I knew something was wrong at about 2am. Normally, I just sleepwalk to the loo for an early morning pee and return to bed hoping my bladder will leave me in peace for another four or five hours. But this morning was different.
My limbs were shaking involuntarily like a Mexican Jumping Bean after a long night out downing shots of mezcal. My head throbbed. Although I was wrapped in my Santa Claus woollen jimmy jams and reindeer socks, I felt as cold as ice.
If I don’t warm up soon, I thought, I’ll die of hypothermia and my wife will wake up tomorrow next to the frozen body of a husband, who looks like a comedy Christmas Yule tide log bought from Iceland supermarket.
I got up, turned the central heating on and jacked the thermostat up to Climate Armageddon before returning to my side of the bed.
‘What’s the matter?’ asked my wife, roused by all my huffing and puffing.
I hold my arms out to my sides.
‘Look. I can’t control my arms from shaking,’ I said.
‘It’s too late for jokes,’ said my wife.
‘Either I’m possessed by the evil spirit of a Body Popping dancer or I’ve got Covid,’ I replied, rolled back under the duvet and slept for most of the next 24 hours.
Zzzz. Tea. Zzzzz. Soup. Zzzzz. Clean teeth. Zzzzz.
Tea and toast. Zzzz. Sausage sandwich for lunch. Watch ‘Dog Soldiers’ on C4 (worst ever movie?). Zzzzz. Asked by wife to have a bath. Explain this is not possible because I have so little energy I’m scared of drowning. Clean teeth and comb hair to show commitment to household hygiene, instead.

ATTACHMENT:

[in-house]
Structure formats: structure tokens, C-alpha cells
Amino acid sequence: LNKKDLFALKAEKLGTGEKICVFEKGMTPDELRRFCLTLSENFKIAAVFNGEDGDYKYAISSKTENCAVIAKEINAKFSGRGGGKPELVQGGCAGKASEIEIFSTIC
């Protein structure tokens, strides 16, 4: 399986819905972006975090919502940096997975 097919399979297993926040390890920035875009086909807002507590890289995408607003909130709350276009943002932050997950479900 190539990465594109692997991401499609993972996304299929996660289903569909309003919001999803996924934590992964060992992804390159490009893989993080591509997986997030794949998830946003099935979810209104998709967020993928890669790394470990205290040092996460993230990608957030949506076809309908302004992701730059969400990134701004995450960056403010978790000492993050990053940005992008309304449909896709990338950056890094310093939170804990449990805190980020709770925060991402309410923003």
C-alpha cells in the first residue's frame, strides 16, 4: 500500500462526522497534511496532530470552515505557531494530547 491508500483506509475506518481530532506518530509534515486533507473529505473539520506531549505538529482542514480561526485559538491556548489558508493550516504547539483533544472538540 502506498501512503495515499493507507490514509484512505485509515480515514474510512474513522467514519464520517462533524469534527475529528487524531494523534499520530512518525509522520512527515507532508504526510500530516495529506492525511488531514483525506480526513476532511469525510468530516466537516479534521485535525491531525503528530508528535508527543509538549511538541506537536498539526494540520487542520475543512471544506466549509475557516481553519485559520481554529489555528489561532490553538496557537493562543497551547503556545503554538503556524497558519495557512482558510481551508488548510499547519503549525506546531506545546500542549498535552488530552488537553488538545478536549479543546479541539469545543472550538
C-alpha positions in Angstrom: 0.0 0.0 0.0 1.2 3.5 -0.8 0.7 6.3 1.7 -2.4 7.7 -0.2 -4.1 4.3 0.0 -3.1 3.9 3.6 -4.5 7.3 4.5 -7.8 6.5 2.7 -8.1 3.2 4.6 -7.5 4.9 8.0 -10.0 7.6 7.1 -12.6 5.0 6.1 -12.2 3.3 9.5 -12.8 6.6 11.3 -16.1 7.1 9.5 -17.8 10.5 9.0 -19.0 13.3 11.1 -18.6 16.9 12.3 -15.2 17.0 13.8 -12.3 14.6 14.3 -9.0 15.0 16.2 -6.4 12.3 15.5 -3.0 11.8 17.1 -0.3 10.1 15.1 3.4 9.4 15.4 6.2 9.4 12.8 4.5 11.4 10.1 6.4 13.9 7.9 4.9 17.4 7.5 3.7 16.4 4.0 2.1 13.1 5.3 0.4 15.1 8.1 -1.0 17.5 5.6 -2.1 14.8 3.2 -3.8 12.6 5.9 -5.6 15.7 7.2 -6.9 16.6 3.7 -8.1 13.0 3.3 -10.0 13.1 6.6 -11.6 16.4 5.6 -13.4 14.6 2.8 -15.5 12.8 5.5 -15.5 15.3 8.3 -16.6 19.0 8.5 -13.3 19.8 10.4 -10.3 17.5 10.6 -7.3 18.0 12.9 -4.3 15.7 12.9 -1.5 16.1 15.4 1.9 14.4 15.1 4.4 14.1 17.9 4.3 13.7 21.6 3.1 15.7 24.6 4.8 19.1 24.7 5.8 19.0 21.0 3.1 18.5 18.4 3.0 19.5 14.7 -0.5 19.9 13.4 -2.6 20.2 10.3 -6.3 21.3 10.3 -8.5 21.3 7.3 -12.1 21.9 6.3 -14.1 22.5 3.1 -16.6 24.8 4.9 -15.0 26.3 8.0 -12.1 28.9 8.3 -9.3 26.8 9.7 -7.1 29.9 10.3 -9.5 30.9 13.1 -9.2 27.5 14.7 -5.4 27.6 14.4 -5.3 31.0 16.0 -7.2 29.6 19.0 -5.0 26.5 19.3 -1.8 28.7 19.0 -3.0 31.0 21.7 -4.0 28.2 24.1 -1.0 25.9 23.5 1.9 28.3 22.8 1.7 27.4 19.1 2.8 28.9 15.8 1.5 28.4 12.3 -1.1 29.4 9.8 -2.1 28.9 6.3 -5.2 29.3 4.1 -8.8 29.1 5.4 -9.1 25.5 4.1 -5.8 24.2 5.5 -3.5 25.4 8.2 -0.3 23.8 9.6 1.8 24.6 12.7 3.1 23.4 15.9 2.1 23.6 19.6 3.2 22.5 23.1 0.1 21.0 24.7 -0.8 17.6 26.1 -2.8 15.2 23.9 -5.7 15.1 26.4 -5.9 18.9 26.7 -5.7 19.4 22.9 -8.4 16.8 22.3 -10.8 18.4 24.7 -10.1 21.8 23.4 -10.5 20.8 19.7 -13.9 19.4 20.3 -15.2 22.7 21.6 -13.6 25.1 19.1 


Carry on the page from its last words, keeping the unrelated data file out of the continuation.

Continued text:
Tea and toast. Attempt to read a book, but immediately fall asleep. Chicken salad. Watch entire series of ‘Shetland’ on BBC I Player (nice woollens). Wash and clean teeth without prompting.
Tea and toast. Watch ‘The Awakening’ (v.good). M&S prawn sarnie and cheesy wotsits for lunch. Craving for take away curry. Wife agrees as long as I commit to a daily bath, washing teeth and opening a bedroom window. Curry excellent, few spillages. All agree it was time bed sheets got washed anyway.
Tea and toast. Think a bit. Sushi for lunch. I now know why Netflix will win the content war. Nothing new to watch on I-Player or Amazon Prime after only four days of intense goggling. Read newspaper. Boris Johnson lying again. Wonder if mother will be allowed out of her nursing home for Christmas Day. Change pyjamas.
The bedroom door creaks opens and wakes me up.
Through one tired eye, I can see my wife in the doorway. She’s smiling broadly, as if she’s got good news.
Praise be, I think. We’ve finally won the Lotto Roll Over after years of trying. Why else would she look so happy this early in the morning?
‘We’ve won the Lotto, haven’t we?’
‘Not yet,’ she replies.
‘Oh God, that’s so unfair,’ I say.
‘What’s so unfair?’
‘Twenty years of hard graft week in week out, gambling in support of charitable causes and nothing in return. That’s what’s unfair. We’ve never even won enough to buy a packet of crisps.’
‘It’s not about the winning,’ she asks.
Not about the winning? What sort of an attitude is that? I close my open eye and lean back into my pillow.